What’s the difference between a fruit and a vegetable? A fruit comes out of the flower on a plant and holds seeds. Apples and oranges, peaches and apricots, and all kinds of berries do this. Veggies come from other parts of the plant, like lettuce and spinach (which are leaves) or carrots and onions (which are roots). But then the watermelon walks in: which one is it? Some say it’s a fruit because it comes from a flower and it has seeds — between 200 and 800 of them. But other say it’s a cousin of the cucumber! Watermelon is 9/10 water by weight, hence its name. It turns out you can eat any part of it, even the rind — they say it tastes good if you pickle it. Now that summer’s here, it’s your big chance to try it!

*Wee ones:* Watermelons are green on the outside. Try to find 4 green things in your room.

*Little kids:* If you’ve spat out 2 seeds from a watermelon, what numbers are the next 3 seeds? *Bonus:* We can’t tell you how many seeds are in your watermelon slice, but if you double that number and add 1, you get 9. How many seeds does it have?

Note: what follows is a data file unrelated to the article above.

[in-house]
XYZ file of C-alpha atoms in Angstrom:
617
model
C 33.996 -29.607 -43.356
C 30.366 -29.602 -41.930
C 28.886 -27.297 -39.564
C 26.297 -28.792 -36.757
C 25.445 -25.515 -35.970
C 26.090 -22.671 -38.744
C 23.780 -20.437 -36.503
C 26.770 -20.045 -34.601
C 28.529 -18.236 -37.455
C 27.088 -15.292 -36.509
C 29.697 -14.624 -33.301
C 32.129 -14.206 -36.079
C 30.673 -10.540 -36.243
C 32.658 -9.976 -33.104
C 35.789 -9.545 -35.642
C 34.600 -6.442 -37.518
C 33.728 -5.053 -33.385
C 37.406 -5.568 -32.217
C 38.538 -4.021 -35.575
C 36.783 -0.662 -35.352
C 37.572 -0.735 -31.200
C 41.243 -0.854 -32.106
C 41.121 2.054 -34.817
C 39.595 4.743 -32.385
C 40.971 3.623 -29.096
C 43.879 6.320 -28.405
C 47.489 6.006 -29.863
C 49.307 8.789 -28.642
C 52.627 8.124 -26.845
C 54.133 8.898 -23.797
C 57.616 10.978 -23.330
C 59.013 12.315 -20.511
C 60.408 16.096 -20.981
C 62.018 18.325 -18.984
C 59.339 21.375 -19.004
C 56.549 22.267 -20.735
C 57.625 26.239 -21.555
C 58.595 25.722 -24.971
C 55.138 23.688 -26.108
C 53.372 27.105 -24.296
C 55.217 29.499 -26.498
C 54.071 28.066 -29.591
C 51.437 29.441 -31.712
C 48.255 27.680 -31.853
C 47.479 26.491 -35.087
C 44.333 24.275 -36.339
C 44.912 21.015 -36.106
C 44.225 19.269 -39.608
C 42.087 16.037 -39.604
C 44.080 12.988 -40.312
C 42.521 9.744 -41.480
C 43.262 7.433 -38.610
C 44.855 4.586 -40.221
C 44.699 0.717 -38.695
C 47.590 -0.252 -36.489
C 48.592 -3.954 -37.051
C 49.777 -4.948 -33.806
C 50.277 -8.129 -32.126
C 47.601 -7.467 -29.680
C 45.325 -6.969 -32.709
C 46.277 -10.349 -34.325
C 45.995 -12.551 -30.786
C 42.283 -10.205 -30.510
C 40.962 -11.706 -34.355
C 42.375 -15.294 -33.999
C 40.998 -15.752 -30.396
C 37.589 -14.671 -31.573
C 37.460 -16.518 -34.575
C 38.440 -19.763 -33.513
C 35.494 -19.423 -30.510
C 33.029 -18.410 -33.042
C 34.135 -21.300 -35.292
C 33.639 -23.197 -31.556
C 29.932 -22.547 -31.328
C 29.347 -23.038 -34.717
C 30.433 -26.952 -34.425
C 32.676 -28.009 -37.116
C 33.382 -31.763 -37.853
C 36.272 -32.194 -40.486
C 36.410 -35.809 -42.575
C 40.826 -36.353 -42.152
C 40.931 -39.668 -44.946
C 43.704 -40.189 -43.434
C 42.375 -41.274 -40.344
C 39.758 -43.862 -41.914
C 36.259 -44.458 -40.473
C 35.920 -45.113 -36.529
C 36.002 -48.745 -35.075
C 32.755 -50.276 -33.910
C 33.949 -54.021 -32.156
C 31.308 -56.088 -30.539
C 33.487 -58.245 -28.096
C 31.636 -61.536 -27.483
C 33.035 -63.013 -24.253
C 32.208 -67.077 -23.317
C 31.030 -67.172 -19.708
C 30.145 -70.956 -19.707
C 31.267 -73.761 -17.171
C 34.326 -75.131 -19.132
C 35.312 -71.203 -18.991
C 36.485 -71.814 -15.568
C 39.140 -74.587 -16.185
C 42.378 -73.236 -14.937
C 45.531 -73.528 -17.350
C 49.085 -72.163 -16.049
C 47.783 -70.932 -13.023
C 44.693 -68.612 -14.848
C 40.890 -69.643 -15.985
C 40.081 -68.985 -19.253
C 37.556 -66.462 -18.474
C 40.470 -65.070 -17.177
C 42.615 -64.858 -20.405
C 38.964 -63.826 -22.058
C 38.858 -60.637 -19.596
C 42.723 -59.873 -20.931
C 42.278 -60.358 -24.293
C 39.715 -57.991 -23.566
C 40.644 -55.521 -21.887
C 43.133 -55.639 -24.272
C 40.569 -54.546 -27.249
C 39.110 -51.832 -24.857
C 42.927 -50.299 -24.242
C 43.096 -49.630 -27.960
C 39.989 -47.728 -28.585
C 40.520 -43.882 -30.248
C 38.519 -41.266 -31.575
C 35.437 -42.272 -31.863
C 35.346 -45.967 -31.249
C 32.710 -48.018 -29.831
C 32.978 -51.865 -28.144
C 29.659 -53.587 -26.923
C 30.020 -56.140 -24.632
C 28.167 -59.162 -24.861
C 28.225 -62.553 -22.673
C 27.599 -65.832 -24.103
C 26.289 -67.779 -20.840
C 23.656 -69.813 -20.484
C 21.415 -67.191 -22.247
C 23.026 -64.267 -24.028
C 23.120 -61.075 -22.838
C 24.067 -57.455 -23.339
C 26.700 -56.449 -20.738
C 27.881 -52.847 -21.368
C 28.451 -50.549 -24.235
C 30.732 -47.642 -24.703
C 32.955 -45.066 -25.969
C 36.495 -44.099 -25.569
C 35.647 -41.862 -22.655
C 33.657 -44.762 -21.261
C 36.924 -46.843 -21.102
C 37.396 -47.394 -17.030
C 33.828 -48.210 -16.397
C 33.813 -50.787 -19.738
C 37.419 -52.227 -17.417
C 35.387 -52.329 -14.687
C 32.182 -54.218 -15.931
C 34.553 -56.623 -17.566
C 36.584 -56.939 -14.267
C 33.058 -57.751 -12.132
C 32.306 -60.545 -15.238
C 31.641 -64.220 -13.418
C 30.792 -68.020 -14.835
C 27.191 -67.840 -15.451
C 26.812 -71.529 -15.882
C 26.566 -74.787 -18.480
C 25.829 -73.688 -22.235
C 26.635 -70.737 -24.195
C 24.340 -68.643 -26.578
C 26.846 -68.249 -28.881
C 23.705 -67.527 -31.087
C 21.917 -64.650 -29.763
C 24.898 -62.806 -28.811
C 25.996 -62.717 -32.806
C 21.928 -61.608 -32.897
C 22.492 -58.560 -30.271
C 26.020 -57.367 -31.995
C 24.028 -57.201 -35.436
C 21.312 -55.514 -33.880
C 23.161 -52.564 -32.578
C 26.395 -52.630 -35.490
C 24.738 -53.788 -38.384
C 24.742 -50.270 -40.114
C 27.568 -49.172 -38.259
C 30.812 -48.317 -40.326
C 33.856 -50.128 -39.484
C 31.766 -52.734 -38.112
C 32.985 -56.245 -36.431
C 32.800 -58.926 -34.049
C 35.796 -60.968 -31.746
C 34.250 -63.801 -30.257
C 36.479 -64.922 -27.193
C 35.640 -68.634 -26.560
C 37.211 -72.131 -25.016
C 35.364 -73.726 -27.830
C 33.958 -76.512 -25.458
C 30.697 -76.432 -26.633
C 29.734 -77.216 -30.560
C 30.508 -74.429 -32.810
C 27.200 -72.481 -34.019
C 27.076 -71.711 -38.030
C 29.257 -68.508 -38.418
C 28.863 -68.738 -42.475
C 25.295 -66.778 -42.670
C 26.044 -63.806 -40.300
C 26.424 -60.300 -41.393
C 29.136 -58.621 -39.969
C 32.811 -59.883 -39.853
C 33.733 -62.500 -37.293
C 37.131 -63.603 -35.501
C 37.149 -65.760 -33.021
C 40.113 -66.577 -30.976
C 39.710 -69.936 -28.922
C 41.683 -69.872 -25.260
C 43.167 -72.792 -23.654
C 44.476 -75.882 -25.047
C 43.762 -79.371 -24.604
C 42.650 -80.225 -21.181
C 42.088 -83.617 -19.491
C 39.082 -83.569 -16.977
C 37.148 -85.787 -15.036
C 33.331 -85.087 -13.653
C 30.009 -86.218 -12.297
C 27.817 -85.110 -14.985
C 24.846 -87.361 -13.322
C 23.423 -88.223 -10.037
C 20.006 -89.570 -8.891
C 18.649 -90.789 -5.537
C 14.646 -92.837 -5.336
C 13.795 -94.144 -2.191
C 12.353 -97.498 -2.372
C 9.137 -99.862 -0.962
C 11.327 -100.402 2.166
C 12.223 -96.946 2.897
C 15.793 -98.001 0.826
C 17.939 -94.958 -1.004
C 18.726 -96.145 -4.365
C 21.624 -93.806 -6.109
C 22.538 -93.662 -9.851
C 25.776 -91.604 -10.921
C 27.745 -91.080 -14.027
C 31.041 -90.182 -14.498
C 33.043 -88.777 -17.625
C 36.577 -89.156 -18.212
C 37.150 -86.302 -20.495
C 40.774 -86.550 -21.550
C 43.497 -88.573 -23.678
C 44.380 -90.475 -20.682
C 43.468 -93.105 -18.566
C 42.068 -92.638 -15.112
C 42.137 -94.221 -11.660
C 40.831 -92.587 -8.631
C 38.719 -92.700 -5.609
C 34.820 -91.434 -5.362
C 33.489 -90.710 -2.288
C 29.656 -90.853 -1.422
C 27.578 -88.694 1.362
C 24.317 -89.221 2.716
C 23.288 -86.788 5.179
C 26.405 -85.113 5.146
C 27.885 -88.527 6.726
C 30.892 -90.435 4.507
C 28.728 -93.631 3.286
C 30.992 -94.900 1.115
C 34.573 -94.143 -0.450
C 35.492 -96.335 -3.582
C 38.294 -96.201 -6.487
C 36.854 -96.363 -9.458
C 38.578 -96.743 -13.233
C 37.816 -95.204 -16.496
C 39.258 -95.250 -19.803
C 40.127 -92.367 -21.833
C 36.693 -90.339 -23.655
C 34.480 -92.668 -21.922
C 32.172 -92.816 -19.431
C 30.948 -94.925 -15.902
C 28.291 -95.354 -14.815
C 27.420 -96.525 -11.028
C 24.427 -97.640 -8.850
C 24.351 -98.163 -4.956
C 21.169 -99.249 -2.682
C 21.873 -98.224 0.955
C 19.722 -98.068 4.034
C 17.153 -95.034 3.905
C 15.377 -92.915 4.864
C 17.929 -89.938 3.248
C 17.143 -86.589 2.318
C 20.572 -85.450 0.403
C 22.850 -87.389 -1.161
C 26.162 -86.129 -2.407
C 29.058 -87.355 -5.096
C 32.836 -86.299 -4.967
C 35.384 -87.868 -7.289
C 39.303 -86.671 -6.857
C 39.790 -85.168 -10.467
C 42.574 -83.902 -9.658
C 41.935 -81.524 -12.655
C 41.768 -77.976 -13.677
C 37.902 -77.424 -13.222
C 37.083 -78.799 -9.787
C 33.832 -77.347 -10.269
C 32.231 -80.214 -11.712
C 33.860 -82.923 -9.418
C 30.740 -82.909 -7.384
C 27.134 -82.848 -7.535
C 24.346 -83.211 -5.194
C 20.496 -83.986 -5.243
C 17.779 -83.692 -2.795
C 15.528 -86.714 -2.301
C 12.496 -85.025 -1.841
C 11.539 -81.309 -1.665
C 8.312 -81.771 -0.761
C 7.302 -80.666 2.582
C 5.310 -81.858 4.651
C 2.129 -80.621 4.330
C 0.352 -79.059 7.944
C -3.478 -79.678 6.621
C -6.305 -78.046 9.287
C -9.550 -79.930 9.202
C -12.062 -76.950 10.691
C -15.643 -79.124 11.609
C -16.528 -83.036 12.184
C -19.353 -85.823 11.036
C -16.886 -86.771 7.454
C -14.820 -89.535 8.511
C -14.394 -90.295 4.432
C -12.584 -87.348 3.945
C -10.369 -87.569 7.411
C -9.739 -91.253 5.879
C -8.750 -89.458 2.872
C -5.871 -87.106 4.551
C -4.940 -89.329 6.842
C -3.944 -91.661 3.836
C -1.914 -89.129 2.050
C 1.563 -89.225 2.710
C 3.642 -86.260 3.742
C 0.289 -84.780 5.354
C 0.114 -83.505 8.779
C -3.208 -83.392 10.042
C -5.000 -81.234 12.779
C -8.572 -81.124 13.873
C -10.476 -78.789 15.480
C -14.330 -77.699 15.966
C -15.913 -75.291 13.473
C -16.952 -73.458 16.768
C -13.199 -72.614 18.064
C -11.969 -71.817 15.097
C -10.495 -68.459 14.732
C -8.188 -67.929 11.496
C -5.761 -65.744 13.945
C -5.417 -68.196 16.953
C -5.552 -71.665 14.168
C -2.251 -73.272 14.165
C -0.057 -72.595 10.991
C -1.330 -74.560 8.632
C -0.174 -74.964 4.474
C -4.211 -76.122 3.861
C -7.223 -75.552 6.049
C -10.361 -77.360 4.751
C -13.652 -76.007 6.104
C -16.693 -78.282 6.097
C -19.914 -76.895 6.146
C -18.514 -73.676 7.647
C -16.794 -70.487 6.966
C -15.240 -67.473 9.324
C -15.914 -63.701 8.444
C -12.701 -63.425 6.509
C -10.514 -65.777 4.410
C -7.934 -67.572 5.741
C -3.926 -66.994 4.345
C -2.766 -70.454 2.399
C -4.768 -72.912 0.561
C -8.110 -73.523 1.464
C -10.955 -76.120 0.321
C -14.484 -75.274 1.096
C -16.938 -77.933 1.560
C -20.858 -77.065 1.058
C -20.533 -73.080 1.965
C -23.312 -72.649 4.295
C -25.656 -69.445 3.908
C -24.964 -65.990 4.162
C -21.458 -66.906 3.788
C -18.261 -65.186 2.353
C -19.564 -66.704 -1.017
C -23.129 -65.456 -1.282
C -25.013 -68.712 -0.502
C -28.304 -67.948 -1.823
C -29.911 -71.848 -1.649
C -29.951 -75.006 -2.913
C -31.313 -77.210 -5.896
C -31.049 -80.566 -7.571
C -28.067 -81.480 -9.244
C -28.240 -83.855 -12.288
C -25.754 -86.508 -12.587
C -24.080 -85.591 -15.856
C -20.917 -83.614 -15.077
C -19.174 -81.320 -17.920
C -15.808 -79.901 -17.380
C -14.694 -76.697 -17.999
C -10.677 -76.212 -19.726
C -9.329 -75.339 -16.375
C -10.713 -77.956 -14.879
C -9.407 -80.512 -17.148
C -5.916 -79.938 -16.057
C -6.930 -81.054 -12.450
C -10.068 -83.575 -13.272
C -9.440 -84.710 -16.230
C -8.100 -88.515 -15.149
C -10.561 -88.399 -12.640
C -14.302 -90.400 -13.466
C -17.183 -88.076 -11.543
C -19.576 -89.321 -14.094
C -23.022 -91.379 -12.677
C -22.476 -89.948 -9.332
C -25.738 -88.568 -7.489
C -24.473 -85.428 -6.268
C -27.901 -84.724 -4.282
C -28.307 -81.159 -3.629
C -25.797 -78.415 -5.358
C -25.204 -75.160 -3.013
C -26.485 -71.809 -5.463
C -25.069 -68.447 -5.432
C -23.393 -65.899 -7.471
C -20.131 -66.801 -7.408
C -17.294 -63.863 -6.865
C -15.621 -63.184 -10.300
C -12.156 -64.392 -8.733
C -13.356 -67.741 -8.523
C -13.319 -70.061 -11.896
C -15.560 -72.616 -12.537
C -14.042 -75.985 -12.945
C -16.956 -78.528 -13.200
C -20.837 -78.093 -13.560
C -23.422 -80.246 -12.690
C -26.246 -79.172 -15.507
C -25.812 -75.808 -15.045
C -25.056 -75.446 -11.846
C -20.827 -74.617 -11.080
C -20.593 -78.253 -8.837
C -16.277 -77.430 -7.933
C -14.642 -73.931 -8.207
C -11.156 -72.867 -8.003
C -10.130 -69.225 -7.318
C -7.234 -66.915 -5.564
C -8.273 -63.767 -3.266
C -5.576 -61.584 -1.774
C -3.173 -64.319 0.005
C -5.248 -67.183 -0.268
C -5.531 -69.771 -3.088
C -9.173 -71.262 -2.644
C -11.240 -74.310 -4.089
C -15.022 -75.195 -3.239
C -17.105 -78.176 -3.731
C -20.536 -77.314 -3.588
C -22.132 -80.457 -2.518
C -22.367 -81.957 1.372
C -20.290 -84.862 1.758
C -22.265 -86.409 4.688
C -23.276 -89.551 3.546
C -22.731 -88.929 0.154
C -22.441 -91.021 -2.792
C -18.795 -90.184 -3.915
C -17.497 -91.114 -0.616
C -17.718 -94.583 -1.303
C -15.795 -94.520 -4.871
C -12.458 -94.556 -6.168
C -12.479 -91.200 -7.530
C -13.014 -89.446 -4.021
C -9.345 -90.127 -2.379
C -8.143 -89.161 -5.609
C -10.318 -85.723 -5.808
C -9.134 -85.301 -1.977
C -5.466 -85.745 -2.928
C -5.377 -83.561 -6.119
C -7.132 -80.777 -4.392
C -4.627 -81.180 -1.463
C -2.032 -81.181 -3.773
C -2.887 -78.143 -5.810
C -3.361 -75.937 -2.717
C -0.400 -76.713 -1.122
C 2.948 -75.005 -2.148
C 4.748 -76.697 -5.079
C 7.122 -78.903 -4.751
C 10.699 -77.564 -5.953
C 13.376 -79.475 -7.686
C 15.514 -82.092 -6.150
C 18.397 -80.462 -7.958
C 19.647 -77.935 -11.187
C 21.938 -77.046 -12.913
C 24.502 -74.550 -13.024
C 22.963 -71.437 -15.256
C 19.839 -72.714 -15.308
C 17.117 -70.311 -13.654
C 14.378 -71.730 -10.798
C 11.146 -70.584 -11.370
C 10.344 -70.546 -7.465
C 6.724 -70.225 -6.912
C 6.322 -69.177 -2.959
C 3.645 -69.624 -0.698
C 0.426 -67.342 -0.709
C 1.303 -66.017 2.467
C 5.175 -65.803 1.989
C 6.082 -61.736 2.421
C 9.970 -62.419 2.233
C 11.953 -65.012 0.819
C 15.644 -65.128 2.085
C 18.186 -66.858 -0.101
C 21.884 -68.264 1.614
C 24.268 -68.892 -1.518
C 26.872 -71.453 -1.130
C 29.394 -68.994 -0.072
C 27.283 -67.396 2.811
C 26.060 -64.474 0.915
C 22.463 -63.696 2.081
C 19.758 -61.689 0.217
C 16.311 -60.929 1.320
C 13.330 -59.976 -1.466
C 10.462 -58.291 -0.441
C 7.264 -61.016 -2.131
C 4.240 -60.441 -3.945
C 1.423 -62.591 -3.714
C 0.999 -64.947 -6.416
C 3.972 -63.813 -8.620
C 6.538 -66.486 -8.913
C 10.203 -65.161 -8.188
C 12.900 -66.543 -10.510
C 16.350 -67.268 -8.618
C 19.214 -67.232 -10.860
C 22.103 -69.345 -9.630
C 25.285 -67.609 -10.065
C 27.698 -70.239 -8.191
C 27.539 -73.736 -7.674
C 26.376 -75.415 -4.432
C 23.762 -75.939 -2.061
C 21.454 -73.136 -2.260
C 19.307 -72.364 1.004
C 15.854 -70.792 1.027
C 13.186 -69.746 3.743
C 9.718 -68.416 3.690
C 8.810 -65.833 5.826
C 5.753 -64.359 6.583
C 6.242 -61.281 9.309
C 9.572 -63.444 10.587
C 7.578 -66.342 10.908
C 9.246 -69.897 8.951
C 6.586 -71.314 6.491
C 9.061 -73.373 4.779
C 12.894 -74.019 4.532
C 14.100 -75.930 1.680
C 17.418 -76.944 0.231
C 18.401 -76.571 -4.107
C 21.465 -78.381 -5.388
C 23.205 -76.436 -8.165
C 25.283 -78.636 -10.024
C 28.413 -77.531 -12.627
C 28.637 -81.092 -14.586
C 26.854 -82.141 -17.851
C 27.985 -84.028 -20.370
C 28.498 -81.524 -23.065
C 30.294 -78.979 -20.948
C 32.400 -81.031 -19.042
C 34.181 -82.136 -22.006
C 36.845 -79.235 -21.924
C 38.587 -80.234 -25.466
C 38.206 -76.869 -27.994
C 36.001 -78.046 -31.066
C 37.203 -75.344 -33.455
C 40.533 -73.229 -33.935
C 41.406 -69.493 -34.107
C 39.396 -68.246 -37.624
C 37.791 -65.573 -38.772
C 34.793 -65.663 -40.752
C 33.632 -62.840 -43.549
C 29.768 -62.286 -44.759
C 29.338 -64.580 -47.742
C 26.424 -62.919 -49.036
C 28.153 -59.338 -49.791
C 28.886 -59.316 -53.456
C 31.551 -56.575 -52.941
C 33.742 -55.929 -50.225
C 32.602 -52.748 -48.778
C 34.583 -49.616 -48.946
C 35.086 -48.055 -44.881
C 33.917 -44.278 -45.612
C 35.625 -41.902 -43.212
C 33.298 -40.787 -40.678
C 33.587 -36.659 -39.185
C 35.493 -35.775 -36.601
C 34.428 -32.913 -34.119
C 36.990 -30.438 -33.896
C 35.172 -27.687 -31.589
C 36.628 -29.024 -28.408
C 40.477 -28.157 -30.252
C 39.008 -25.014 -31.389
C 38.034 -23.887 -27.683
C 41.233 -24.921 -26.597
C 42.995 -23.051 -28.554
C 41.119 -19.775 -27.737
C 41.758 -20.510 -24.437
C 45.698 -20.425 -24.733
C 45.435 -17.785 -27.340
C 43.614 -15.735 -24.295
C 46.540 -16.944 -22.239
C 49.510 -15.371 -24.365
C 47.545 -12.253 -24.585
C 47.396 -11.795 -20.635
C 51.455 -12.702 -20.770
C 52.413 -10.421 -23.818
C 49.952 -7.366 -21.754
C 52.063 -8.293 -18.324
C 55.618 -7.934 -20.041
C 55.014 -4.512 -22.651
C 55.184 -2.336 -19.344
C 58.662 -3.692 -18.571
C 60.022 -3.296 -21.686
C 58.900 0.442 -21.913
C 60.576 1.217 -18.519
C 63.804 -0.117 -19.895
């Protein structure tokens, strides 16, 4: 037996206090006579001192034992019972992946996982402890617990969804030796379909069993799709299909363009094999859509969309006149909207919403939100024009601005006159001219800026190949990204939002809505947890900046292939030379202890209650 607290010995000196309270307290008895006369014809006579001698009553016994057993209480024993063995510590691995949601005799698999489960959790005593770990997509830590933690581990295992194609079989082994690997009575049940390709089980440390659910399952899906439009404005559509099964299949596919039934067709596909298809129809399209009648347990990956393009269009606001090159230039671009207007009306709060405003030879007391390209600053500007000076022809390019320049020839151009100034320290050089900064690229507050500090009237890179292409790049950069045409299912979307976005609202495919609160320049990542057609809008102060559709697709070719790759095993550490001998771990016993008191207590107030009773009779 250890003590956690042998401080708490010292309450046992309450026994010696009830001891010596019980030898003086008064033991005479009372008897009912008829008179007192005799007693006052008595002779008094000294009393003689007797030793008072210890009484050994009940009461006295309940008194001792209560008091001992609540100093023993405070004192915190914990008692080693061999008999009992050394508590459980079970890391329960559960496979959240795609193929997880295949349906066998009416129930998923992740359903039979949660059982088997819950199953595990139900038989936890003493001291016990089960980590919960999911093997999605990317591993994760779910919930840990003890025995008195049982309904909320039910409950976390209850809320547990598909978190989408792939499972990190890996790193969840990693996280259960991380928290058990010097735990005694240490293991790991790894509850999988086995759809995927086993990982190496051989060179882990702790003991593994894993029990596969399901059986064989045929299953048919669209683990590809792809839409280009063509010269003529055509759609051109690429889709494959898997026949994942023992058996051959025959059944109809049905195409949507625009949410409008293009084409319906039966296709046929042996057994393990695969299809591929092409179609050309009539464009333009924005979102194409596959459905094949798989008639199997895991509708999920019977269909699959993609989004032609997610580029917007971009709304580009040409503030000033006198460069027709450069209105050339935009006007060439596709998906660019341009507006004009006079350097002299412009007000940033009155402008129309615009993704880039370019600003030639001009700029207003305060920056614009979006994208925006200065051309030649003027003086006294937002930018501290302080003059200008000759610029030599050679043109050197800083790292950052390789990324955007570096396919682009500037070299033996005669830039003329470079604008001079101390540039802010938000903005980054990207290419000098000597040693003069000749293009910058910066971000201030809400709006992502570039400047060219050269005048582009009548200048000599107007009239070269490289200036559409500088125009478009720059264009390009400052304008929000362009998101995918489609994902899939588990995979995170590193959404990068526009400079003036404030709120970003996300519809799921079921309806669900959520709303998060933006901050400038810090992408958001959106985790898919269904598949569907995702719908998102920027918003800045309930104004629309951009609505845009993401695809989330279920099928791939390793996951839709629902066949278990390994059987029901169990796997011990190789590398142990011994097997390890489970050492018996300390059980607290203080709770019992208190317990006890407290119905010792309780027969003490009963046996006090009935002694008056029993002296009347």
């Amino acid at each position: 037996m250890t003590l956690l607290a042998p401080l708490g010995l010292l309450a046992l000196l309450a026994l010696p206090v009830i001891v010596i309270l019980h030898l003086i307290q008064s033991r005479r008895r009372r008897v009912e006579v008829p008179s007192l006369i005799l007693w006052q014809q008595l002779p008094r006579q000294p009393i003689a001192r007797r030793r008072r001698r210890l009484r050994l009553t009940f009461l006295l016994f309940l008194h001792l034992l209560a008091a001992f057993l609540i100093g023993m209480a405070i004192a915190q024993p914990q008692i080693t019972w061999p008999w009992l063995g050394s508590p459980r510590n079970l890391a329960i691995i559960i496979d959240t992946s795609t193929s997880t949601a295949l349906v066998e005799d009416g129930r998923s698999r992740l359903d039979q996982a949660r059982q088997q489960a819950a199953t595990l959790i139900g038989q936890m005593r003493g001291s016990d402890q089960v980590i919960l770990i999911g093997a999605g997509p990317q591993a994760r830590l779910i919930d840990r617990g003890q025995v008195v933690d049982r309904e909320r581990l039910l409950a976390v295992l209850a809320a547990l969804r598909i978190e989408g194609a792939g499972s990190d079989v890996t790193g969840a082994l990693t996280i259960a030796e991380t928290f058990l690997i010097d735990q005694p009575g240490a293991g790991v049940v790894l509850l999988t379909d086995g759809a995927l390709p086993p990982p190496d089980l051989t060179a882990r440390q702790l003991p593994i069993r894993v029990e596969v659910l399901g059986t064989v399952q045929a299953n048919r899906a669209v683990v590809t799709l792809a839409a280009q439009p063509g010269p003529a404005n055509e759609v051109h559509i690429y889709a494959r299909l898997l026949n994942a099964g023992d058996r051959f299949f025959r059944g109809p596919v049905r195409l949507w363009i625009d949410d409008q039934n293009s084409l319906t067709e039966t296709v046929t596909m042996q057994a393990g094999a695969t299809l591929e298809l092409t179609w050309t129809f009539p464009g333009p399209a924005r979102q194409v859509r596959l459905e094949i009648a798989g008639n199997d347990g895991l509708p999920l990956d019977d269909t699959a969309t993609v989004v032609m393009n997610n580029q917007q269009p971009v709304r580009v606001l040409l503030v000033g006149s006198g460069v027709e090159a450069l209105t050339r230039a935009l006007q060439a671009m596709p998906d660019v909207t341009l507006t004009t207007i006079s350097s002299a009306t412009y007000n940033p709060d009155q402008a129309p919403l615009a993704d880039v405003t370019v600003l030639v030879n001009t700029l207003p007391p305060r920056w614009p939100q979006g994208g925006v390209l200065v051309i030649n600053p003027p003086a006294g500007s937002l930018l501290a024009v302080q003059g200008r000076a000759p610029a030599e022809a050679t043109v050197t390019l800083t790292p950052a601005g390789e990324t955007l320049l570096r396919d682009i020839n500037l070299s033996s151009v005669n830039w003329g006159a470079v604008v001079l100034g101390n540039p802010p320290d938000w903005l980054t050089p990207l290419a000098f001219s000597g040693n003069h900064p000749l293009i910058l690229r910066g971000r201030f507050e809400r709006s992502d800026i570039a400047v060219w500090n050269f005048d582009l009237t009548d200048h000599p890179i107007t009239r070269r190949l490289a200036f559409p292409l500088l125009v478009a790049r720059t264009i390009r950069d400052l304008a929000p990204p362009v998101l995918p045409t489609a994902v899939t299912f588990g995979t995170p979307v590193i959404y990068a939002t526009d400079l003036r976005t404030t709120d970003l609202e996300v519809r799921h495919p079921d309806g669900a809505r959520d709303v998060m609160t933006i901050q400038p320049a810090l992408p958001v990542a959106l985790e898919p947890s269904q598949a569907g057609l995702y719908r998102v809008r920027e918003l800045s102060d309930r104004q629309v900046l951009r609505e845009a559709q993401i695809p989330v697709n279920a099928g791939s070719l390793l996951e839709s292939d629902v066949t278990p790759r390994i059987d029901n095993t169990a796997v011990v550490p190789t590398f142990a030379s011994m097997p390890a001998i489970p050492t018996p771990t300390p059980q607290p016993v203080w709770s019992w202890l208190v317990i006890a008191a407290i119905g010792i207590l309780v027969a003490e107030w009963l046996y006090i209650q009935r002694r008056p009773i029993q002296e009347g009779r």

*Big kids:* If you slice a watermelon into 7 circle slabs, then cut each circle into 4 slices, do you have enough slices for 2 dozen people? *Bonus:* If there are between 200 and 800 seeds in that watermelon, how many numbers of seeds are there that would give each of those 28 slices a multiple of 10 seeds?

Answers:

*Wee ones:* Possible items include shirts, socks, live plants, and building toys like Legos.

*Little kids:* 3, 4, 5. *Bonus:* 4 seeds. If you added 1 at the end to get 9, you had 8 before that, and if you doubled to get 8, you must have started with half of that, which is 4.

*Big kids:* Yes! You’ll have 28 slices for 24 people. *Bonus:* There are just 2 ways: 280 seeds, and 560 seeds. You need multiples of 28 that are also multiples of 10.

Laura Bilodeau Overdeck is founder and president of Bedtime Math Foundation. Her goal is to make math as playful for kids as it was for her when she was a child. Her mom had Laura baking before she could walk, and her dad had her using power tools at a very unsafe age, measuring lengths, widths and angles in the process. Armed with this early love of numbers, Laura went on to get a BA in astrophysics from Princeton University, and an MBA from the Wharton School of Business; she continues to star-gaze today. Laura’s other interests include her three lively children, chocolate, extreme vehicles, and Lego Mindstorms.